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Archaeo News 

13 October 2003
China and Japan began cultural exchanges 7,000 years ago

Prehistoric exchanges between China and Japan began about 7,000 years ago. This was the conclusion of 200 scholars and archaeologists from the two countries at a symposium convened at Beijing (China) this month. They compared archaeological findings from the Xinglonggou Relics Site in the Inner Mongolia Autonomous Region (known as “China’s first primitive village”) and findings from Neolithic Japanese sites ranging from 10,000 to 4,000 years ago.
     Several pieces of evidence support the conclusion. Jade ear and neck decorations, usually found together in northeast China 8,000 years ago, have also been found together at 7,000-year-old-plus sites in Japan. Japanese flat-bottomed pottery was displaced by forms and decorations found in relic sites in northeast China. Wang Wei, deputy director of the Institute of Archaeology of the Chinese Academy of Social Sciences, said that the exchange route ran from northeast China through coastal Russian areas to Hokkaido and Honshu.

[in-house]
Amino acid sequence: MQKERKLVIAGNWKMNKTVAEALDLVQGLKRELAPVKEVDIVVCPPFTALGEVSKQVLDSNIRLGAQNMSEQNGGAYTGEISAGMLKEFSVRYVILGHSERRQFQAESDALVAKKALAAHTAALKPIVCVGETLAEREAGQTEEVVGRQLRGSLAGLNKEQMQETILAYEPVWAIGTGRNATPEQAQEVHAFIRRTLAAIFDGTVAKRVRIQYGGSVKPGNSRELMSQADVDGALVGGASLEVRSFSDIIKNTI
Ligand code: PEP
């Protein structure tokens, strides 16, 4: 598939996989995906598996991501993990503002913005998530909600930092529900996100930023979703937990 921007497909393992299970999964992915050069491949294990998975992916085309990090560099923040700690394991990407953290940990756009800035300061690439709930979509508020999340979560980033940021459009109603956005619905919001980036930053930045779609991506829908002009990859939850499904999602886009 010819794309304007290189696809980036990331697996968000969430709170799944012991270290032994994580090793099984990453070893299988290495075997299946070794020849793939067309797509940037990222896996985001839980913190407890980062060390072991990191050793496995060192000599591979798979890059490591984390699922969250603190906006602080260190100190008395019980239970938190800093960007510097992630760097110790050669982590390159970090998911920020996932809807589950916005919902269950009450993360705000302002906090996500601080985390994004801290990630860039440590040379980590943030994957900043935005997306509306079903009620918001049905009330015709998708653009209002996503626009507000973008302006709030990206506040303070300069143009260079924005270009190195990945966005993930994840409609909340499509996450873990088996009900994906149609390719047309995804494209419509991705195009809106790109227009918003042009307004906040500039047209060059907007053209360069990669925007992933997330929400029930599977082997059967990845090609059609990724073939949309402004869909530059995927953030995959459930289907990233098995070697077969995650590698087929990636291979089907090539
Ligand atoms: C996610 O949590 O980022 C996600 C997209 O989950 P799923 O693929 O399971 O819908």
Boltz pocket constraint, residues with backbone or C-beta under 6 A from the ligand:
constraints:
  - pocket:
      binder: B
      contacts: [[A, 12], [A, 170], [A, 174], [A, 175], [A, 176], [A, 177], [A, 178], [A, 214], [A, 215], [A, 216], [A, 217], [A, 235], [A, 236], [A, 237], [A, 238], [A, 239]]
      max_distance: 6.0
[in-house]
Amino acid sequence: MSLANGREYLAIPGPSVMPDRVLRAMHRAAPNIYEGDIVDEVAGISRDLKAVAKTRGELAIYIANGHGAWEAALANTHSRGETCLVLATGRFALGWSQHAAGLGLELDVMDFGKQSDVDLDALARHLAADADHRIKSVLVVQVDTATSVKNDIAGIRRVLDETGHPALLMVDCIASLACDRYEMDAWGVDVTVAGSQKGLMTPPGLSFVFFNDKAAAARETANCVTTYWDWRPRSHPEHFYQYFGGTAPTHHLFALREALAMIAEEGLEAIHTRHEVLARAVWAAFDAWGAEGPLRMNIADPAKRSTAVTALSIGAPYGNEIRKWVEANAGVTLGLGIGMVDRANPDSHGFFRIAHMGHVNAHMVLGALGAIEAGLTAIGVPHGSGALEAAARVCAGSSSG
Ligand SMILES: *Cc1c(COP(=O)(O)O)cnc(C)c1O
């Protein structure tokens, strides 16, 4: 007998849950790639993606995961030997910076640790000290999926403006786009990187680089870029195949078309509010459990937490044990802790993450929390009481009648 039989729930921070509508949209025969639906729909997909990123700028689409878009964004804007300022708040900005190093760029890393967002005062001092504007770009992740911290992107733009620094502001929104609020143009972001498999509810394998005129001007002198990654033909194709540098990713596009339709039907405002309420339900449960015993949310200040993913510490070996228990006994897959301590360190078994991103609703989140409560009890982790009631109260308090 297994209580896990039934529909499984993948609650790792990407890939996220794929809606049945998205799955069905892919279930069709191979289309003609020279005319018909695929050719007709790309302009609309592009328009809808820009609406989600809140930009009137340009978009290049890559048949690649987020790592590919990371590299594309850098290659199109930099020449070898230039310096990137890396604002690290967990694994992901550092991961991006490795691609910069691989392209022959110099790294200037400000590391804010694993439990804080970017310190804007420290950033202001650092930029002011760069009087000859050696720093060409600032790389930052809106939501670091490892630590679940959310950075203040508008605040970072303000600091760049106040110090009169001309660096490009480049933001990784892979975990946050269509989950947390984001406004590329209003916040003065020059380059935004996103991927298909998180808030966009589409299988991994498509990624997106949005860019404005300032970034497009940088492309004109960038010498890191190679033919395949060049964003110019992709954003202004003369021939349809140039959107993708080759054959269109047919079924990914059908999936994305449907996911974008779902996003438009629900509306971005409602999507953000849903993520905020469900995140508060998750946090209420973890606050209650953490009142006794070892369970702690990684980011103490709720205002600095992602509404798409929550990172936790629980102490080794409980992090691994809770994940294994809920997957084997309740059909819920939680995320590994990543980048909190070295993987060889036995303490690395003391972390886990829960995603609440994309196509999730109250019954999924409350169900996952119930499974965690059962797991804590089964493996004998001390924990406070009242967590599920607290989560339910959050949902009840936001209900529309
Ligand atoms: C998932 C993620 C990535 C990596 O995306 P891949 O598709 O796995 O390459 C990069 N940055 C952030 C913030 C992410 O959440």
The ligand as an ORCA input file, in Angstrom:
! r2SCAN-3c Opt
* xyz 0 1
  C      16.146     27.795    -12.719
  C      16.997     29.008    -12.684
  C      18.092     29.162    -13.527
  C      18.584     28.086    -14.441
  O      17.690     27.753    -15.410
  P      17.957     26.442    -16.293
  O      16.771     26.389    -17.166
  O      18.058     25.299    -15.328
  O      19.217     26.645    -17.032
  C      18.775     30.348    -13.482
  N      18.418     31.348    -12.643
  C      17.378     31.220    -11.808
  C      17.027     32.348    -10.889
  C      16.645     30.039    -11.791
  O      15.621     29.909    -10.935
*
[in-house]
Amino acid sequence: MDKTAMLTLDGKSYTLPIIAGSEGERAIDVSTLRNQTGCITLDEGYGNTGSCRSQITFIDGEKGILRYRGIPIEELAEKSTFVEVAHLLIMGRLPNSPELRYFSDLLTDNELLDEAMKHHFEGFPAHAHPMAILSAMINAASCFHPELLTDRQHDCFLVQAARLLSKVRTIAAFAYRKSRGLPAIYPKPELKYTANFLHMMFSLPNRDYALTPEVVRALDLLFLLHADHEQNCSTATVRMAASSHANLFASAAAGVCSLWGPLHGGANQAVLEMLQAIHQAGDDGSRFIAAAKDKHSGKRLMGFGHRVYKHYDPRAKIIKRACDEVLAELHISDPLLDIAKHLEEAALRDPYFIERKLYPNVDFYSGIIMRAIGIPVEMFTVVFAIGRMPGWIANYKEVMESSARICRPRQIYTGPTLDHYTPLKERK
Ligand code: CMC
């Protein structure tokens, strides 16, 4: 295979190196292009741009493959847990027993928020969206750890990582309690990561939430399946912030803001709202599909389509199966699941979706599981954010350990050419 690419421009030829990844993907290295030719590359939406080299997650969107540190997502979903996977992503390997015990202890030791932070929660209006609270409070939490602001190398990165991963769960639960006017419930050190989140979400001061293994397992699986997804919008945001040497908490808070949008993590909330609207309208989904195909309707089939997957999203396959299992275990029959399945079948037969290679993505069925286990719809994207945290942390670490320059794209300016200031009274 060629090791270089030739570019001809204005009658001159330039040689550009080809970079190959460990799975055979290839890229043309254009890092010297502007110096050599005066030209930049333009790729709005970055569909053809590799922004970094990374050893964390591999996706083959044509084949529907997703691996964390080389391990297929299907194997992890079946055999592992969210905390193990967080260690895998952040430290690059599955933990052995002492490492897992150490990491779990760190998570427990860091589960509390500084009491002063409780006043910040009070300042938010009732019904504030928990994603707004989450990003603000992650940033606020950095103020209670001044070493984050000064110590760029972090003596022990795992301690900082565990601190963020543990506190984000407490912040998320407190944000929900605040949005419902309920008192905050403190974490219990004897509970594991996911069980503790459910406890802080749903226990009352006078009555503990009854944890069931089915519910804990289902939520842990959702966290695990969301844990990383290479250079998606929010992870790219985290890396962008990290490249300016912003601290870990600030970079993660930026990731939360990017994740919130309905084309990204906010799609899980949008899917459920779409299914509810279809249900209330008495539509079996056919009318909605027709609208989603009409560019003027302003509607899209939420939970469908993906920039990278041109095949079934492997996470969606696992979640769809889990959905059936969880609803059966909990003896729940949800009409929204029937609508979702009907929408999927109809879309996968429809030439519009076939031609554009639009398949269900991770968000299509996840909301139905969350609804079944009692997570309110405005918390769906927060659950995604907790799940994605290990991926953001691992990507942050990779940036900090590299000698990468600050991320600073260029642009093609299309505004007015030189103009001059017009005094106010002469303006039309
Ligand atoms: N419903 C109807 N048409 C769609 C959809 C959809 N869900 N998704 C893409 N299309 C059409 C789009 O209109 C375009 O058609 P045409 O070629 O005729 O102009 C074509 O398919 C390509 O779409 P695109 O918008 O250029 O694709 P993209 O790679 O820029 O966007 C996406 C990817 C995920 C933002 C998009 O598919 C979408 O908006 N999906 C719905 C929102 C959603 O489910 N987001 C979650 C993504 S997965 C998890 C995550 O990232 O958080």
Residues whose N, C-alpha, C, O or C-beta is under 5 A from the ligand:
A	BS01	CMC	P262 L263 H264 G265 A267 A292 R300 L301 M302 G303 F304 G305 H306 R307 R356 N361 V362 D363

The Xinglonggou site, discovered in Chifeng city in 1982, pushed back estimates of China’s jade production to some 8,000 years ago. The site has so far yielded 37 houses, 26 graves and 50 storage pits, together with human bones, pottery and stoneware. Amongst a number of unique customs are a small number of burials in residences and the practice of placing drilled deer and pig heads and clam shells before houses. Excavations begun in 2001 show that the ancient tribal people were primarily hunter-gatherers. The Xinglonggou findings are expected to help further study of cultural exchange, according to Japan’s Okamura Michio, director of the Department of Heijo Palace Site Investigations, National Research Institute for Cultural Properties, Nara.

Source: www.chinaview.cn (11 October 2003)

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